How to beat anxiety by changing the way you think

Do you often suffer from anxiety? Find out how you can take control and beat it, just by changing the way you think – and get practical strategies to help you.

Self‐talk happens. We all do it. So, if you’re going to have constant thoughts going through your head, you may as well make most of them positive rather than negative. You need to get out of that negative thinking rut.

But just how do you replace unhelpful, irrational and disempowering beliefs with more realistic, useful and empowering ones? If negative self‐talk came with an off switch, you could just flip it.

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But it doesn’t. It takes some effective techniques, effort and practice in order to dispute negative thoughts and replace them with more helpful ones. But you can do it and it is worth the effort!

Challenging your self-talk

Challenging your self‐talk means challenging the negative or unhelpful aspects – the cognitive distortions such as generalising, mind reading and tunnel thinking.

Doing this enables you to see whether your view is reasonable and, if not, identify more helpful ways of thinking instead. You can then move on to responding to situations in a more constructive, helpful way.

There are three main types of challenging questions you can ask yourself.

1) Questions about reality

  • What is the evidence for what I think will happen?
  • What is the evidence against what I think?
  • In what way is it helpful for me to think like this?

2) Questions about perspective

  • What is the worst thing that could happen? How likely is it?
  • What is the best thing that could happen?
  • What is most likely to happen?
  • Is there anything good about this situation?

 3) Questions about alternative explanations

  • How would a more positive friend perceive this? What would they say to me?
  • If the situation was reversed, what positive things would I say to a friend if they were the one thinking negatively about this?

How to change the way you think – an example

Let’s take a look at an example. Jess is concerned about driving down from Doncaster to London to start a new job. She has never done this journey by car before. Last time she drove somewhere new she got lost.

Jess is feeling anxious and panicky about it: ‘I’ll never get there. I won’t be able to sleep the night before so then I’ll be too tired to think straight. I just know I’ll be stressed and I’ll get horribly lost.’

1) Questions about reality

  • Evidence for and against what I think will happen.
  • Evidence for: I got horribly lost when I drove to Bristol last month.
  • Against: I have driven to other new places before and I didn’t always get lost.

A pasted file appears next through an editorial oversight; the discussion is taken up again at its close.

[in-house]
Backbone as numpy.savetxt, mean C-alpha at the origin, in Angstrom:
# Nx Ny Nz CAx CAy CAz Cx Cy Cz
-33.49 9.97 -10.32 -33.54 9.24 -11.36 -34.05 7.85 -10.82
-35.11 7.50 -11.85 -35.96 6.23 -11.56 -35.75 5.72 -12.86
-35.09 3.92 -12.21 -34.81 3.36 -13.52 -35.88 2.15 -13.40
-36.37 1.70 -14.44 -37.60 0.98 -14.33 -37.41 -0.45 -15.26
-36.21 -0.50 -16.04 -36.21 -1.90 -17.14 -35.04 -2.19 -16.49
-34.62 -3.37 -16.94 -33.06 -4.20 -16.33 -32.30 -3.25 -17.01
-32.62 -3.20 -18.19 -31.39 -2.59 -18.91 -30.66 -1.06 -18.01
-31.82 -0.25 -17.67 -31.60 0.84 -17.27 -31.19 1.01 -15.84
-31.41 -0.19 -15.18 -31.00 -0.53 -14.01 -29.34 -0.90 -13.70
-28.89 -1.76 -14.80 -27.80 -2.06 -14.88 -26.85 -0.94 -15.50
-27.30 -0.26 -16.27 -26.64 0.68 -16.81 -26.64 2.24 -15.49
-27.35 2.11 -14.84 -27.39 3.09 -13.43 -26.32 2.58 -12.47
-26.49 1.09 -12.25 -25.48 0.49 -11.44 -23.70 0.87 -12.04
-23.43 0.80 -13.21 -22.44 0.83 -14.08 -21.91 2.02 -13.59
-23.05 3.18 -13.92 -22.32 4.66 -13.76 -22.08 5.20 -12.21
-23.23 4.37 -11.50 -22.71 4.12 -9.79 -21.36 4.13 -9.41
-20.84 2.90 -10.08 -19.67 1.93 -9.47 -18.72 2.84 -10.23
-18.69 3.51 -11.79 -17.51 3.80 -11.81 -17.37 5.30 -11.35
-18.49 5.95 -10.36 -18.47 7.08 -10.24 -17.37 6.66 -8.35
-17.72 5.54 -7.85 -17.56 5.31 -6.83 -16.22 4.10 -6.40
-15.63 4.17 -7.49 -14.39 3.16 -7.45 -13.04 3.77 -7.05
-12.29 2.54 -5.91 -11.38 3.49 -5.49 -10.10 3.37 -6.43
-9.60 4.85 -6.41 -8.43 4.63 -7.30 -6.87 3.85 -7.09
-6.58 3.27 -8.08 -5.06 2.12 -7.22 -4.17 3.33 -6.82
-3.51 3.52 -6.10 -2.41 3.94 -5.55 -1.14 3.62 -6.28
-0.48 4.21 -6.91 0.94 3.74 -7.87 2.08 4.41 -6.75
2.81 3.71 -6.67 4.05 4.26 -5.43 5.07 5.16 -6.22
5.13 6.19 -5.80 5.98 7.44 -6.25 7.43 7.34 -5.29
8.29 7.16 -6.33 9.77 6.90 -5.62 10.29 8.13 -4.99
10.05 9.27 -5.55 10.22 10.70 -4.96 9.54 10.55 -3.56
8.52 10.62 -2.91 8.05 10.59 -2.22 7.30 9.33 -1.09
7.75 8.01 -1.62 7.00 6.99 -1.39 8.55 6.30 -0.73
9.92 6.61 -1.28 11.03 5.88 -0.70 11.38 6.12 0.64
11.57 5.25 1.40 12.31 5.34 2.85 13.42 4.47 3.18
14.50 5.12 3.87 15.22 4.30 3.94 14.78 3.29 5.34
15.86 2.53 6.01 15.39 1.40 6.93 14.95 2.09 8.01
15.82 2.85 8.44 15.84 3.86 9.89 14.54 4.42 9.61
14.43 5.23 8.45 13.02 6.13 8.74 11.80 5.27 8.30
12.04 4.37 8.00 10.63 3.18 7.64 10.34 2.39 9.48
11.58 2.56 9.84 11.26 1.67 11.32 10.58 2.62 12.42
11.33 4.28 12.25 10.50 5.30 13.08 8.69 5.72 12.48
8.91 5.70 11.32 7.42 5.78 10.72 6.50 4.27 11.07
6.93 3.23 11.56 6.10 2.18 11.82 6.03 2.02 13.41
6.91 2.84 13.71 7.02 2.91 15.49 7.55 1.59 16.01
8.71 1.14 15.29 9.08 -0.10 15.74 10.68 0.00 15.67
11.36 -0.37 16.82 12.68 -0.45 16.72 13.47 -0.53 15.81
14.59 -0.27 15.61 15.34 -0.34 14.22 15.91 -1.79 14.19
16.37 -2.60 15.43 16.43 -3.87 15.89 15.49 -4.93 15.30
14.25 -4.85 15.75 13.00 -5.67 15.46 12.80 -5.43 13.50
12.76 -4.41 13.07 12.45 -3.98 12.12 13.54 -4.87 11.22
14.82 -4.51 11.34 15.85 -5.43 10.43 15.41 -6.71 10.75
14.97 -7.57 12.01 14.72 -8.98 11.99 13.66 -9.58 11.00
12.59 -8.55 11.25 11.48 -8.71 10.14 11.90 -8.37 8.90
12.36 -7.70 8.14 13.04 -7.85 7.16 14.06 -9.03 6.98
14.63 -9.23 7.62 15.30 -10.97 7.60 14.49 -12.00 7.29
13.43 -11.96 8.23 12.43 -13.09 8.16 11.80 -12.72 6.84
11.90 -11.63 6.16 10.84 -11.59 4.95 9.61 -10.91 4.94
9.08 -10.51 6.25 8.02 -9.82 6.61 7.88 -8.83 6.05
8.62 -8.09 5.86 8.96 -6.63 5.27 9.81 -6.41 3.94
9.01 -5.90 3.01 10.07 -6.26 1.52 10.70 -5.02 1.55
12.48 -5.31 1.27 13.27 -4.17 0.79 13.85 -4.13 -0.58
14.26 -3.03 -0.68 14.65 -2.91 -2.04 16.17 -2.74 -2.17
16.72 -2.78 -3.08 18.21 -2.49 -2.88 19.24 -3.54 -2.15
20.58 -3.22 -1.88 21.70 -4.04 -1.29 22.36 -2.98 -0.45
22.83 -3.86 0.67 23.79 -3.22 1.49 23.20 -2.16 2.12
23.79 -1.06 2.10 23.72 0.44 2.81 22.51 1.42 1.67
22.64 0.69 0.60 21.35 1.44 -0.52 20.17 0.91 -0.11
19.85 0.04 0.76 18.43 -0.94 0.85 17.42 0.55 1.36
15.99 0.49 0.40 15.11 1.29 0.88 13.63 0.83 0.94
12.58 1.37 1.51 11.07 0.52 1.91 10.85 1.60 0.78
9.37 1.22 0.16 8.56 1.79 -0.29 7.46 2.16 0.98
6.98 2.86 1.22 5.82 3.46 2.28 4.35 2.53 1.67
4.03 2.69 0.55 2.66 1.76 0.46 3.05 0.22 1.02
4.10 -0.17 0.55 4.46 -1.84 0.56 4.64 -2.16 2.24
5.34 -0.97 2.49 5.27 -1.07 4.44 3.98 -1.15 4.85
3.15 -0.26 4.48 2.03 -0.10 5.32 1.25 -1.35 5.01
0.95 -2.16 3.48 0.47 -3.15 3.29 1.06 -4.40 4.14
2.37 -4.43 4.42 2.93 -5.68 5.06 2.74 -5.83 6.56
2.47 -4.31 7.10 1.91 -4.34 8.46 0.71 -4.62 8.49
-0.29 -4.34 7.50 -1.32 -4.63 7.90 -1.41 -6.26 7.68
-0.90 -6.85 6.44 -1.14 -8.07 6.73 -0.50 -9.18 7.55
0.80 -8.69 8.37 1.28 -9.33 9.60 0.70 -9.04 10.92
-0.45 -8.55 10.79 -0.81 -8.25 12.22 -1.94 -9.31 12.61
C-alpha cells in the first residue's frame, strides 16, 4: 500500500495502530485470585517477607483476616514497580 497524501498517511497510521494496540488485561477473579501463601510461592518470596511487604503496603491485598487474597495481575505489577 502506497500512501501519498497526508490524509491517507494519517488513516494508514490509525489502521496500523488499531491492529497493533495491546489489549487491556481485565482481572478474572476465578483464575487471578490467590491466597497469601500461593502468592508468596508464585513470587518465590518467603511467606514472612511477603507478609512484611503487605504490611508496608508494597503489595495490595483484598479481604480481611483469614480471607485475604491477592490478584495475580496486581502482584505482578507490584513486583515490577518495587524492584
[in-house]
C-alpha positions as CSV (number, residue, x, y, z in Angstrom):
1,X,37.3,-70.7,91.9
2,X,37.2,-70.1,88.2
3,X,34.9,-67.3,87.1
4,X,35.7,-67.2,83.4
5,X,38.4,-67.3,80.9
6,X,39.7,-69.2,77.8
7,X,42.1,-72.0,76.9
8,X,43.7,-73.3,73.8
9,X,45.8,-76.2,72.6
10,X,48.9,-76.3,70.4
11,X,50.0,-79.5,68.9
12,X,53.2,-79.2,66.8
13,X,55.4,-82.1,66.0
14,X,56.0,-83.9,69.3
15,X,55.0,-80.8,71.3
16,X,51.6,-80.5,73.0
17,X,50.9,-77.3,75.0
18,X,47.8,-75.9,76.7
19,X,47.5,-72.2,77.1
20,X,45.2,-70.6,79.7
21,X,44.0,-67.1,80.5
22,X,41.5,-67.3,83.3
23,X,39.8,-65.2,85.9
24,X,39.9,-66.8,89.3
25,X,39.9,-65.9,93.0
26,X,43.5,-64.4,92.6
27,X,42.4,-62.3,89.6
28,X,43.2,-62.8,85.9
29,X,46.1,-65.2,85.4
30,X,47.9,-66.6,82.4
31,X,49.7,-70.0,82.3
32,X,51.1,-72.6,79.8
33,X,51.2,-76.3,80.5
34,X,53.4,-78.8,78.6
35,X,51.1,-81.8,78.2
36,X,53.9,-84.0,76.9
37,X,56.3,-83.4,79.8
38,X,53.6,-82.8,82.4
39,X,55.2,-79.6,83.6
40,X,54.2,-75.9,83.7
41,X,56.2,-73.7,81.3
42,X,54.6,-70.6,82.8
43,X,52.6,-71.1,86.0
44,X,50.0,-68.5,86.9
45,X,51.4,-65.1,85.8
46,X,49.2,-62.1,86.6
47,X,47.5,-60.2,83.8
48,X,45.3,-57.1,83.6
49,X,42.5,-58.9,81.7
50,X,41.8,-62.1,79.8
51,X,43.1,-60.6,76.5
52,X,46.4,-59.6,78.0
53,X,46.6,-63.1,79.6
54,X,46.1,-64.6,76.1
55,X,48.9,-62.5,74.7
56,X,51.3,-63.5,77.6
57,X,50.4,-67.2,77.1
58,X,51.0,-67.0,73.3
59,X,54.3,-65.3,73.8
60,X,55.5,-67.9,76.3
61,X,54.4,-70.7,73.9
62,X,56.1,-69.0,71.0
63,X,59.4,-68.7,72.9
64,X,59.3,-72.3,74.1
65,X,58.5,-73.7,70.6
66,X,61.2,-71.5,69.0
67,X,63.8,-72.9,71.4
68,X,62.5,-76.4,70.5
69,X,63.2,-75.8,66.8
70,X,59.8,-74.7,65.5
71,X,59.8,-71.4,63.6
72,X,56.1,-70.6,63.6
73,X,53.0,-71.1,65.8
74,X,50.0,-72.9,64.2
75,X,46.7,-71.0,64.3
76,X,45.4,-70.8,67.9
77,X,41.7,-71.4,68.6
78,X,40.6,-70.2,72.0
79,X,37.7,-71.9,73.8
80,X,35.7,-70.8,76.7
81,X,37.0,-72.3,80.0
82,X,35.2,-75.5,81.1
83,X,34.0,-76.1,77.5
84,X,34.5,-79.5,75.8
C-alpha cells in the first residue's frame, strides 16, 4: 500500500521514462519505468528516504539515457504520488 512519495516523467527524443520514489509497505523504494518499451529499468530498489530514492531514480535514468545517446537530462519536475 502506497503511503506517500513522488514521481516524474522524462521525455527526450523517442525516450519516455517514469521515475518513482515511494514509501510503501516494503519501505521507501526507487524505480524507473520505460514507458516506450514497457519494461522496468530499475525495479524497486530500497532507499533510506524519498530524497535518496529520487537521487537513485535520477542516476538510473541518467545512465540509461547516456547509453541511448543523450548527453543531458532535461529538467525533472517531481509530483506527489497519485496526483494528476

• In what way is it helpful for me to think like this? It isn’t!

2) Questions about perspective

  • What is the worst thing that could happen? How likely is it? I will get lost. I will be stressed.
  • What is the best thing that could happen? I get there without getting het up. I arrive feeling calm.
  • What is most likely to happen? I’ll get lost!
  • Is there anything good about this situation? I got the job! I start next week.

3) Questions about alternative explanations

  • How would a more positive friend perceive this? What would they say to me? ‘Is there anything I can do to help? Shall I come over and we could talk through the best way to do this?’
  • If the situation were reversed, what positive things would I say to a friend in this situation? ‘You don’t have to do it all in one go. You could drive to your sister’s in Leicester first. You could buy a satnav. You can do it!’

Remember, when you feel anxious and stressed, your self talk is likely to dismiss or ignore the helpful possibilities and options. You’ll more likely expect the worst and focus on the most negative aspects of your situation.

Recognising that your current way of thinking might be self‐defeating can prompt you to look at things from a different perspective. This doesn’t mean that you ignore or pretend you don’t have those anxious thoughts. Rather, you identify and acknowledge the negative thinking.

Questioning your thoughts is a useful step towards interrupting your habit of negative self‐talk.

Replacing negative self-talk with positive self-talk

When you’re anxious it’s not easy to say positive things to yourself. But you can replace negative thoughts with positive thoughts.

Think of a time when something didn’t turn out as you would have liked: a job, a project, a holiday, a relationship or a friendship. What were your thoughts? Write them down. If they were negative, what other, more positive thoughts might have been possible instead?

If you are struggling with this, a useful way to do it is to think of yourself as a script writer – imagine you are simply writing alternative thoughts for a character in a play.

Now look at the thoughts you’ve written down in a ‘Thought Diary’. Look at each one and come up with some ideas for more positive thoughts to replace the negative self‐talk.

Do make the new positive thought something that feels believable to you, otherwise your mind will not accept it as a real possibility.

It’s important to know that neither negative thinking nor positive thinking is more ‘real’ or ‘true’ than the other. Either way of thinking could be real or true. But what does make one way of thinking more real is the one you choose to say to yourself.

As Shakespeare said, ‘For there is nothing either good or bad, but thinking makes it so.’

Need more help with anxiety?

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This is an edited extract from Overcoming Anxiety: Reassuring Ways to Break Free from Stress and Worry and Lead a Calmer Life by Gill Hasson, published by Capstone (a Wiley imprint).